21H.181 Libertarianism in History

Class Info

Explores the history of the ideal of personal freedom with an eye towards contemporary debates over the pros and cons of the regulatory state. The first part of the course surveys the sociological and theological sources of the concepts of freedom and civil society, and introduces liberty's leading relatives or competitors: property, equality, community, and republicanism. Second part consists of a series of case studies in the rise of modern liberty and libertarianism: the abolition of slavery, the struggle for religious freedom, and the twentieth-century American civil liberties movement.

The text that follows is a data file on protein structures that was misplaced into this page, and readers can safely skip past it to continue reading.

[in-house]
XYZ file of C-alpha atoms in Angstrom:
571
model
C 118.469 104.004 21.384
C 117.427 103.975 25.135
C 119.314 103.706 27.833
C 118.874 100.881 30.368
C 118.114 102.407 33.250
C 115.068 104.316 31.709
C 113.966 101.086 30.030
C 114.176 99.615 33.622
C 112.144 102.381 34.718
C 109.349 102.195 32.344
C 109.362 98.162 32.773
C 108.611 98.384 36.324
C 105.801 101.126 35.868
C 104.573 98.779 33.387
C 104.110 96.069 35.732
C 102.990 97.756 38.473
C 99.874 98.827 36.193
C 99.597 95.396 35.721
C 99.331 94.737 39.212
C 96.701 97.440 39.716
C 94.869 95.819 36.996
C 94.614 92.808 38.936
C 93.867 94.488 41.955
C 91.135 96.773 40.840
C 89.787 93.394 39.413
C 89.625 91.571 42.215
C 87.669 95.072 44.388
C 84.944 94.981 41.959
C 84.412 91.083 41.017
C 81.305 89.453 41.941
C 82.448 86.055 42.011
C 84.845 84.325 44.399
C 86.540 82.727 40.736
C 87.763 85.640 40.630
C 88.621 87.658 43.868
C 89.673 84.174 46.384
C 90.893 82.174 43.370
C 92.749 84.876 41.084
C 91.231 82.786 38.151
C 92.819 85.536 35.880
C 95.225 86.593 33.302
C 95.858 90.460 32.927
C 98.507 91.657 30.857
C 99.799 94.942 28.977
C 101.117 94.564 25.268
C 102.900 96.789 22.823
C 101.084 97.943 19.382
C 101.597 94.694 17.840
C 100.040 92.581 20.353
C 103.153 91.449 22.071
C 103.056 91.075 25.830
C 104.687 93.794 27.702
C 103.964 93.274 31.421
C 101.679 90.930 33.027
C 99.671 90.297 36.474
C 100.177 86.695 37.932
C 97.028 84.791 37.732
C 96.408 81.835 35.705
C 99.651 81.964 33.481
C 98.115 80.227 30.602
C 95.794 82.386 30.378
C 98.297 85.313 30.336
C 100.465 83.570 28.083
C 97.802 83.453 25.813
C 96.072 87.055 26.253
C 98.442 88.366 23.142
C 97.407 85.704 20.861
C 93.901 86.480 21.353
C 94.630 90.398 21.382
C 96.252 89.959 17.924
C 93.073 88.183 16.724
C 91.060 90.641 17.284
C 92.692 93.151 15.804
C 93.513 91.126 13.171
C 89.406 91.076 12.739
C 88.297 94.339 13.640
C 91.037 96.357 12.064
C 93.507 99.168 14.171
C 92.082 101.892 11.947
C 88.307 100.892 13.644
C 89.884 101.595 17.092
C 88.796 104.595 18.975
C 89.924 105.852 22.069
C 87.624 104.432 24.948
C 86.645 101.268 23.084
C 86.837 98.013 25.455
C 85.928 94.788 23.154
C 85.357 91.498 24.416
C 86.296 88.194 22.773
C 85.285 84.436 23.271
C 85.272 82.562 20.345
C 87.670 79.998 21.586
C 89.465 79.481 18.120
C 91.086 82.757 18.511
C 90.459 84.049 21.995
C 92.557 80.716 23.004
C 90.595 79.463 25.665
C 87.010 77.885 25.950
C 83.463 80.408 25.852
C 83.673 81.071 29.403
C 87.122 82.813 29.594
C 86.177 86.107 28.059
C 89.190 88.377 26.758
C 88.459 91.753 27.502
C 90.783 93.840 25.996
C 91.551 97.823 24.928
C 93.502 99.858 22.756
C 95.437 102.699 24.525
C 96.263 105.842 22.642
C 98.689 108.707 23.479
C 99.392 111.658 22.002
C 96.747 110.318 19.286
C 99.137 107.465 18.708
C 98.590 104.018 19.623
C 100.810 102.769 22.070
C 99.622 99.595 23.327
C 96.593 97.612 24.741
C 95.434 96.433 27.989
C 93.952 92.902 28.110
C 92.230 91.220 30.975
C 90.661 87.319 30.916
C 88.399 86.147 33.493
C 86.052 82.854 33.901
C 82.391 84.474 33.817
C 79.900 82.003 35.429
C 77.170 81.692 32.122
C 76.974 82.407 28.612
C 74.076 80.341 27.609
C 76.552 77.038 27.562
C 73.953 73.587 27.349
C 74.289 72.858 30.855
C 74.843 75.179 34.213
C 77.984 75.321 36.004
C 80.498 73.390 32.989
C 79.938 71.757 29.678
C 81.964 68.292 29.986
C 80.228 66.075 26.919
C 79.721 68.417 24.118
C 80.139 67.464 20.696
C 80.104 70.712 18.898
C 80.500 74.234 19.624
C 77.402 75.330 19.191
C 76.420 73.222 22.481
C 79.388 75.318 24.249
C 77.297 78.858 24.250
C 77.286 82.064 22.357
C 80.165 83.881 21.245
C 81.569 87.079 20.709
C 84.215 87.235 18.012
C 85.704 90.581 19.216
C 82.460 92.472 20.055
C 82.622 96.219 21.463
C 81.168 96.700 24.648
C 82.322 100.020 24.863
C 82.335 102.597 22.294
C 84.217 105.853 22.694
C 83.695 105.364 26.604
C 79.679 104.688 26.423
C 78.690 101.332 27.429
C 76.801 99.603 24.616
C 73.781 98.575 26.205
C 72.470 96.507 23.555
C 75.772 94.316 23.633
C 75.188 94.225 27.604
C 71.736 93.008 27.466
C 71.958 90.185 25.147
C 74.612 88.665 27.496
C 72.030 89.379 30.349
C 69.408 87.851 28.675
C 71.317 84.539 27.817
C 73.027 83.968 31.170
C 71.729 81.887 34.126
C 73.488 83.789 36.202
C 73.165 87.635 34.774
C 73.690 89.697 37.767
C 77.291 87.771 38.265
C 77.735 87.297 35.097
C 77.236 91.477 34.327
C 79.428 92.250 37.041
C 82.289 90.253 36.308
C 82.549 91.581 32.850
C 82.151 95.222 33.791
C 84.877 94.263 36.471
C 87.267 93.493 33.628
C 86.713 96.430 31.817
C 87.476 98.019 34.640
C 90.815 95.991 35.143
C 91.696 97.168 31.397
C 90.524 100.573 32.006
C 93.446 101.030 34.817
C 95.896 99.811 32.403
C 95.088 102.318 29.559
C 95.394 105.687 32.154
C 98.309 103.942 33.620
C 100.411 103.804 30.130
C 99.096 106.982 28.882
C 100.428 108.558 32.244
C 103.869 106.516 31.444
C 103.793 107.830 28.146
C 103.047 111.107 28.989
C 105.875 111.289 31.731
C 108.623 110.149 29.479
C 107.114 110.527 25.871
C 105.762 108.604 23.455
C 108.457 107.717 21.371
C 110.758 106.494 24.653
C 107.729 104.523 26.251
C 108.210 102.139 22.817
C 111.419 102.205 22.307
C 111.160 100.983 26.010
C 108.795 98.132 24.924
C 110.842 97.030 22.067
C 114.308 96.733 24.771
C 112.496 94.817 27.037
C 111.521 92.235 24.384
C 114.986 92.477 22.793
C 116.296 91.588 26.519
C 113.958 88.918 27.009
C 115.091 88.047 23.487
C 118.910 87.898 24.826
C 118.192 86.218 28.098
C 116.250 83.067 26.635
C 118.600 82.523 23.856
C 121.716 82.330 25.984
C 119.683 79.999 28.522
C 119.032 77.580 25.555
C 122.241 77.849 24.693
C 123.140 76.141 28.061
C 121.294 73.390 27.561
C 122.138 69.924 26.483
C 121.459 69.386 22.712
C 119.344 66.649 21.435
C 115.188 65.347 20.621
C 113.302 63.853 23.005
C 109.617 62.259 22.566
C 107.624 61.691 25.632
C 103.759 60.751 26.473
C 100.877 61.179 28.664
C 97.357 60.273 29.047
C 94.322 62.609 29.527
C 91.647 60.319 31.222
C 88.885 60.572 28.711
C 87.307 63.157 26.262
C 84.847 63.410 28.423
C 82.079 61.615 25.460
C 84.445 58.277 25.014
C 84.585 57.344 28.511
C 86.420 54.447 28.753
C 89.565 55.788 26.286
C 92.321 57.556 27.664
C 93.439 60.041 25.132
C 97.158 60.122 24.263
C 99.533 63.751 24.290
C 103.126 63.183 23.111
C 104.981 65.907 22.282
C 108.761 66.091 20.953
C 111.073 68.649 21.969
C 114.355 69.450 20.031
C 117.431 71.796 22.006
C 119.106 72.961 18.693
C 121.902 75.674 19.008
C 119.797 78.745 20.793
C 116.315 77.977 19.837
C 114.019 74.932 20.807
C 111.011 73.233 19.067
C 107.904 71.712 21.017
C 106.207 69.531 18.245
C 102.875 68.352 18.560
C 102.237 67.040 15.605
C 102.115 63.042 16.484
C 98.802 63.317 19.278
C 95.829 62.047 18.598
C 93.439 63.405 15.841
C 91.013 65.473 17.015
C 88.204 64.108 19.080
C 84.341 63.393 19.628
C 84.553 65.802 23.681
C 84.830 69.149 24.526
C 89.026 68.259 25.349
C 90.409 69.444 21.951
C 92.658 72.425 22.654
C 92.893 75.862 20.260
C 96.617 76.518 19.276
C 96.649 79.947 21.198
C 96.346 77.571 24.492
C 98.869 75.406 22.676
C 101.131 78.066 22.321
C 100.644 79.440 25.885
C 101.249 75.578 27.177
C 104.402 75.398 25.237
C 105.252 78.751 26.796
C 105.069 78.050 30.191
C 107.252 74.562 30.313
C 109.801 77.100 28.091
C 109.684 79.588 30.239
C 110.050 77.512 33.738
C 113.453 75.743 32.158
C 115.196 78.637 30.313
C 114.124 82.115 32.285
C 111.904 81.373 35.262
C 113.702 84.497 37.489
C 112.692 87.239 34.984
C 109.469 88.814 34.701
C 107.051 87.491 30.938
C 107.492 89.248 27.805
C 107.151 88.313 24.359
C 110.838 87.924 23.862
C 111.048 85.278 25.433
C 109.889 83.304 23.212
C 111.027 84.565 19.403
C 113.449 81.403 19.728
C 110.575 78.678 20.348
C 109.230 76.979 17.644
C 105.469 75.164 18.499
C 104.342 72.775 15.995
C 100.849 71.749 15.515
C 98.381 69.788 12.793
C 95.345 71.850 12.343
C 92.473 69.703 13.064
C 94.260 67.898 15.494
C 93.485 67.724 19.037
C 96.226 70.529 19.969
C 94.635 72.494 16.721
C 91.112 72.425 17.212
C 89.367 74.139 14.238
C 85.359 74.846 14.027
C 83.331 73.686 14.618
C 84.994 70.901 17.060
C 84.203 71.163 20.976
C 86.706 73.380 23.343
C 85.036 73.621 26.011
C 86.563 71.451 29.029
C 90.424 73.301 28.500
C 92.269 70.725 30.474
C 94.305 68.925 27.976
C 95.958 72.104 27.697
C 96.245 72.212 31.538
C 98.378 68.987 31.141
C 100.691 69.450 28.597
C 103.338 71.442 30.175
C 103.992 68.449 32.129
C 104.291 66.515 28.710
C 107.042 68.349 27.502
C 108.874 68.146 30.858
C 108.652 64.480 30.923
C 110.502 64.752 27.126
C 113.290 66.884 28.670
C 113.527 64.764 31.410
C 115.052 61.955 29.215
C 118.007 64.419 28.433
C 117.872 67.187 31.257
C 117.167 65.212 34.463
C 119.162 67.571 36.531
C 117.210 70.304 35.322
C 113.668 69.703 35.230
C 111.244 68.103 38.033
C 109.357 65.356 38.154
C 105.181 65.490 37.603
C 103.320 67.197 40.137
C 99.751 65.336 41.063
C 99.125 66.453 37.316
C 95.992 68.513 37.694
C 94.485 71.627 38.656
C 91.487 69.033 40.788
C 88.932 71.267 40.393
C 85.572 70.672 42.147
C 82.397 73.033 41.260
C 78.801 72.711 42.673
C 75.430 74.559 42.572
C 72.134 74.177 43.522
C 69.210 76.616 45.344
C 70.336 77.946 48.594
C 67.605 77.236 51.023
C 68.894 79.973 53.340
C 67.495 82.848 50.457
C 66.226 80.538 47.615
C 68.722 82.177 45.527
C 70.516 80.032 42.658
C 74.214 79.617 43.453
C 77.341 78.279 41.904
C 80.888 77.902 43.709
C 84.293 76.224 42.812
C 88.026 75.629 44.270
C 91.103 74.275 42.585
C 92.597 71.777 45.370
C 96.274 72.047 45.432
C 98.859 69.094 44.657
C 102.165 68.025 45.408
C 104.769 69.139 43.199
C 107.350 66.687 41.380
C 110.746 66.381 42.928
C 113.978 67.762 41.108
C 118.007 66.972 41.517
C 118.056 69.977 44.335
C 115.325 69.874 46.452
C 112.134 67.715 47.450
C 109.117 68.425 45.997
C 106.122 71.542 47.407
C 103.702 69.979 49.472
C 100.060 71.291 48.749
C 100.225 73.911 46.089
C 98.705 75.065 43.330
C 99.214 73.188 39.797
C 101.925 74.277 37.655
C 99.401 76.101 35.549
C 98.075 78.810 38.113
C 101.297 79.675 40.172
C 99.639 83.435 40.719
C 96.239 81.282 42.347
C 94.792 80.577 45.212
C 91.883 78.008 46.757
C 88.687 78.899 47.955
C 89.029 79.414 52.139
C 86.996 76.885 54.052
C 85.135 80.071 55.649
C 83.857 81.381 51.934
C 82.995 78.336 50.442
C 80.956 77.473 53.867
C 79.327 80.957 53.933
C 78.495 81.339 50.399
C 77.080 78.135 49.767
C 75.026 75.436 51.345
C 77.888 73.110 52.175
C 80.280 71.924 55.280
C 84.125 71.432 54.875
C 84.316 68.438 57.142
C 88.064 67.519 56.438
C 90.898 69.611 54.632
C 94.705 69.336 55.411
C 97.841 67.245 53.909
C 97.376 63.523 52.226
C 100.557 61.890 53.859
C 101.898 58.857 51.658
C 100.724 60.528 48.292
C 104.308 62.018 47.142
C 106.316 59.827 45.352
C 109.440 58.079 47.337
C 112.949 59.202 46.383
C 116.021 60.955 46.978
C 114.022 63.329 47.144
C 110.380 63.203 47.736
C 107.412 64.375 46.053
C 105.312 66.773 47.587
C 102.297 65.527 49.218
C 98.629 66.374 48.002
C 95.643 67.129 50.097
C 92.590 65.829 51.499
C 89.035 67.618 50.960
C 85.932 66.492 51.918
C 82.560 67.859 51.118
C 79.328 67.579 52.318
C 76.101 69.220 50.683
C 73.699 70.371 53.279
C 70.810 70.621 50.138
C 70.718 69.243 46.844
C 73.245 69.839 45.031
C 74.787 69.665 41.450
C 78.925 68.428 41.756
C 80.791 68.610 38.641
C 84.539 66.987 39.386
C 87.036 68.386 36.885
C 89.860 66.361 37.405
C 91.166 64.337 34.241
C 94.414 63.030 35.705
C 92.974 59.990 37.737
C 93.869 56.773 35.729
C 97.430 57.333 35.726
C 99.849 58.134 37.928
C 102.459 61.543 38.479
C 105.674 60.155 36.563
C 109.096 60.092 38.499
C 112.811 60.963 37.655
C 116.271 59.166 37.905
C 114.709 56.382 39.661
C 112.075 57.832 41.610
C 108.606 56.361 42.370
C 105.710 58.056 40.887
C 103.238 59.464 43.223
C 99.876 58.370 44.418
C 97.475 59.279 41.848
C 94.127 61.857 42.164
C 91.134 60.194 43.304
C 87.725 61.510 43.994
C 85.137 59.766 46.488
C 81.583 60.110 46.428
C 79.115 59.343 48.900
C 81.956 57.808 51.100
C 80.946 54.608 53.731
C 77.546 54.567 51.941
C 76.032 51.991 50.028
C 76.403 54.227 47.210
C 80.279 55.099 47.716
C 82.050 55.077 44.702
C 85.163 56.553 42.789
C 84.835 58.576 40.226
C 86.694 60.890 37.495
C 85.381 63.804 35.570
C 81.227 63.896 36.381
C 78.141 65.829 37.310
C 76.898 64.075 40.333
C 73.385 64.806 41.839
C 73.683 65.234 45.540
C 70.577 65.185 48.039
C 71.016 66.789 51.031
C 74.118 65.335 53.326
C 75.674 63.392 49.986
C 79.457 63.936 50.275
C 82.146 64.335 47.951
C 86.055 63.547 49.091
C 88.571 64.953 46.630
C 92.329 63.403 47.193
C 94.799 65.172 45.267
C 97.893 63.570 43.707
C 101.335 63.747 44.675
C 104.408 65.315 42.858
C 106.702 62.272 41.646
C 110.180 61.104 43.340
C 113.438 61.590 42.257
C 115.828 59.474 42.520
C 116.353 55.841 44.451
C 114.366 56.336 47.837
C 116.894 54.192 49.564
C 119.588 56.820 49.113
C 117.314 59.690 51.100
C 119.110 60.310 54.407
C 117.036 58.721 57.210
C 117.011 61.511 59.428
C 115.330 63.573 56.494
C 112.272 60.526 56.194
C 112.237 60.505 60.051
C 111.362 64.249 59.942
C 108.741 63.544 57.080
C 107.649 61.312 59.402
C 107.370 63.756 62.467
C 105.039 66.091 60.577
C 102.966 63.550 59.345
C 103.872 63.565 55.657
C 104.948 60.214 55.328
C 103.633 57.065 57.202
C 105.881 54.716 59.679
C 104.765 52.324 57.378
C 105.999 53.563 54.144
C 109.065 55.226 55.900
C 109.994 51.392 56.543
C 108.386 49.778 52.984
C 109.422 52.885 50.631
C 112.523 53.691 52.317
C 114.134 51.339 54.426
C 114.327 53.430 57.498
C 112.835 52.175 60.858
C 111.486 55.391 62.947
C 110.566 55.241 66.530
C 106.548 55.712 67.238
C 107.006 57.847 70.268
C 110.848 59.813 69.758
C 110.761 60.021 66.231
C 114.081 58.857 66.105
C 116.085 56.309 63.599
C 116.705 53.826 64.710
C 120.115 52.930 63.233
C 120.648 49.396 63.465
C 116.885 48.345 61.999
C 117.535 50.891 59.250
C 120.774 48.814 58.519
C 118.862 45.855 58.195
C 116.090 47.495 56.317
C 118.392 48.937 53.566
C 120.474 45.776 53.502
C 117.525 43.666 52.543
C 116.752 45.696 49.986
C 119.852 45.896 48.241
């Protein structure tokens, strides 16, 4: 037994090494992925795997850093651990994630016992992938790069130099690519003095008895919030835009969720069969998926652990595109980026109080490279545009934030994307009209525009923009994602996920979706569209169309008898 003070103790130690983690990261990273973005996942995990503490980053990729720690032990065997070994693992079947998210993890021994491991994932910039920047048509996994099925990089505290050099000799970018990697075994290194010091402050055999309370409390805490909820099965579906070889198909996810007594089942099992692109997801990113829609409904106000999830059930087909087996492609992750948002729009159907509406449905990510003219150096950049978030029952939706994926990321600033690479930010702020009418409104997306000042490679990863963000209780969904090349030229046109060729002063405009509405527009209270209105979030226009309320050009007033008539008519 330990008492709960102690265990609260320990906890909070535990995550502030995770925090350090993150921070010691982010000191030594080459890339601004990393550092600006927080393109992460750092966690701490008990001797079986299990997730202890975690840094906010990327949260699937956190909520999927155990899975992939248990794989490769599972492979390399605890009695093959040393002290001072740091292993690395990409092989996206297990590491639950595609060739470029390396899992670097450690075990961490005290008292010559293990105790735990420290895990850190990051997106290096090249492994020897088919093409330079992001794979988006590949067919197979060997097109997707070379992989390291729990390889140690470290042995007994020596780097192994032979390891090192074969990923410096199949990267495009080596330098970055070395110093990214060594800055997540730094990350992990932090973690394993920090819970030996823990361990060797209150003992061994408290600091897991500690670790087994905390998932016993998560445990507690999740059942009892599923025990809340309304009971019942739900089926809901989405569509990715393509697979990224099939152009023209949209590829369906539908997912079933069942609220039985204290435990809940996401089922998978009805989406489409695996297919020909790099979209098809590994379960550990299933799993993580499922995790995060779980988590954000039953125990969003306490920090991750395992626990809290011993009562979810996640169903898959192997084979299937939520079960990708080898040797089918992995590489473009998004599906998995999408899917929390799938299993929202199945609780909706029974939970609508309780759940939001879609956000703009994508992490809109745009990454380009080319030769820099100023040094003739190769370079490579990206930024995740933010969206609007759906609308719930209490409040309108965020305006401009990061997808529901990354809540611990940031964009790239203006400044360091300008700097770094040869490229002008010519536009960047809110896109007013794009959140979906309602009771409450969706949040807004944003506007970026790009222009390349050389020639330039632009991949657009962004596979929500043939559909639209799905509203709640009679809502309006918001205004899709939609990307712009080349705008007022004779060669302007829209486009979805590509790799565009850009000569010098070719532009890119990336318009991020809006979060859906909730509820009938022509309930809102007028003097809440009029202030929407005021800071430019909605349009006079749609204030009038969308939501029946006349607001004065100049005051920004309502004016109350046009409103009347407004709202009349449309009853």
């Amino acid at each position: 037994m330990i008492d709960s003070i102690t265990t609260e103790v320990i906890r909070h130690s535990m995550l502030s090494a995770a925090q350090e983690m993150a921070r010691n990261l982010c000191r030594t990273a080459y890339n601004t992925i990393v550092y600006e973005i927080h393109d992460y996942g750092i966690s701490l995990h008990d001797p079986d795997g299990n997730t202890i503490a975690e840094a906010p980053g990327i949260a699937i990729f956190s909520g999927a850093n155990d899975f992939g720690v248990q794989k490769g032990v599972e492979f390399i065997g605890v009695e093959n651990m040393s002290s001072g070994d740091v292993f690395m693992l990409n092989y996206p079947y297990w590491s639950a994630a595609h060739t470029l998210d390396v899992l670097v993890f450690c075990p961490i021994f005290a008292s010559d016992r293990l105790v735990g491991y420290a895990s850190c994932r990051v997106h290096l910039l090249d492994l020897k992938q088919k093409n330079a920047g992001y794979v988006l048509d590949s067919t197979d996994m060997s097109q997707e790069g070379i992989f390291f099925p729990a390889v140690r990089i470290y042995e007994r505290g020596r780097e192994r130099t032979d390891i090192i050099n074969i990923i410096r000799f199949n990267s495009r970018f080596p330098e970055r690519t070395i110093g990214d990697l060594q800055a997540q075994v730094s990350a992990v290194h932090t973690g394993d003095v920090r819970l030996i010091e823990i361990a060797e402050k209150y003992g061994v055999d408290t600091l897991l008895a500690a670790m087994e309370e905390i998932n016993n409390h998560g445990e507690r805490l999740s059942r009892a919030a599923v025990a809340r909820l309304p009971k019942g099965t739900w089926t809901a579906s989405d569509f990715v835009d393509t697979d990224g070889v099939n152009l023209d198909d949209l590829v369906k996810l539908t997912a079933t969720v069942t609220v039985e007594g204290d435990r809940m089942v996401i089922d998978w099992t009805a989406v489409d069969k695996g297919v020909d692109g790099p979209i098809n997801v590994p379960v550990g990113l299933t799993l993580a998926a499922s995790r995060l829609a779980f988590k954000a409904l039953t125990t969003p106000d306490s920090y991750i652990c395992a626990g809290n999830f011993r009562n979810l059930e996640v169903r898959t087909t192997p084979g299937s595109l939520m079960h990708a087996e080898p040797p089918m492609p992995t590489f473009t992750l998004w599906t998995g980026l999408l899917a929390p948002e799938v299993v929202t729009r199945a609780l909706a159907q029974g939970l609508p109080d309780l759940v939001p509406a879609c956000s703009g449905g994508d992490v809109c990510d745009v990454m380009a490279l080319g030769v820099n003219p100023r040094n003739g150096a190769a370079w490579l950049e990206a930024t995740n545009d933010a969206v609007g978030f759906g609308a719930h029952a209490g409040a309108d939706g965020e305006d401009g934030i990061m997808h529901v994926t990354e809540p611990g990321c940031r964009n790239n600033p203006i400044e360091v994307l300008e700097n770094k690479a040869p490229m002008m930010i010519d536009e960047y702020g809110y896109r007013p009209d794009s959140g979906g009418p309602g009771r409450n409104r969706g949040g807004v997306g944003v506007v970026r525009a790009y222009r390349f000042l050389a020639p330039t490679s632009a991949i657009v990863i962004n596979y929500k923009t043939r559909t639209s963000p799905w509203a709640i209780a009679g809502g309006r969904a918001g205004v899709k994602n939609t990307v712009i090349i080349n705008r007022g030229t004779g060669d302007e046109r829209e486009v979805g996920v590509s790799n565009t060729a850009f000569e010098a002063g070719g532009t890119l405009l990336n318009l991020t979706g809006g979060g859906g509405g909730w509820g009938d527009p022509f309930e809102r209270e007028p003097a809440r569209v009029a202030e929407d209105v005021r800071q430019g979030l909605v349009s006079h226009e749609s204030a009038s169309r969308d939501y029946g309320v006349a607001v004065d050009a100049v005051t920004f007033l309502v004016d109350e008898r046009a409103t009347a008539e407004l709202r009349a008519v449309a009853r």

This class has no prerequisites.

21H.181 will not be offered this semester. It will be available in the Spring semester, and will be instructed by M. Ghachem.

Lecture occurs 1:00 PM to 2:30 PM on Tuesdays and Thursdays in 4-253.

This class counts for a total of 12 credits. This class counts as a HASS H.

You can find more information at the Libertarianism in History site or on the 21H.181 Stellar site.

MIT 21H.181 Libertarianism in History Related Textbooks
MIT 21H.181 Libertarianism in History On The Web
Libertarianism in History
abolition twentieth-century civil liberties

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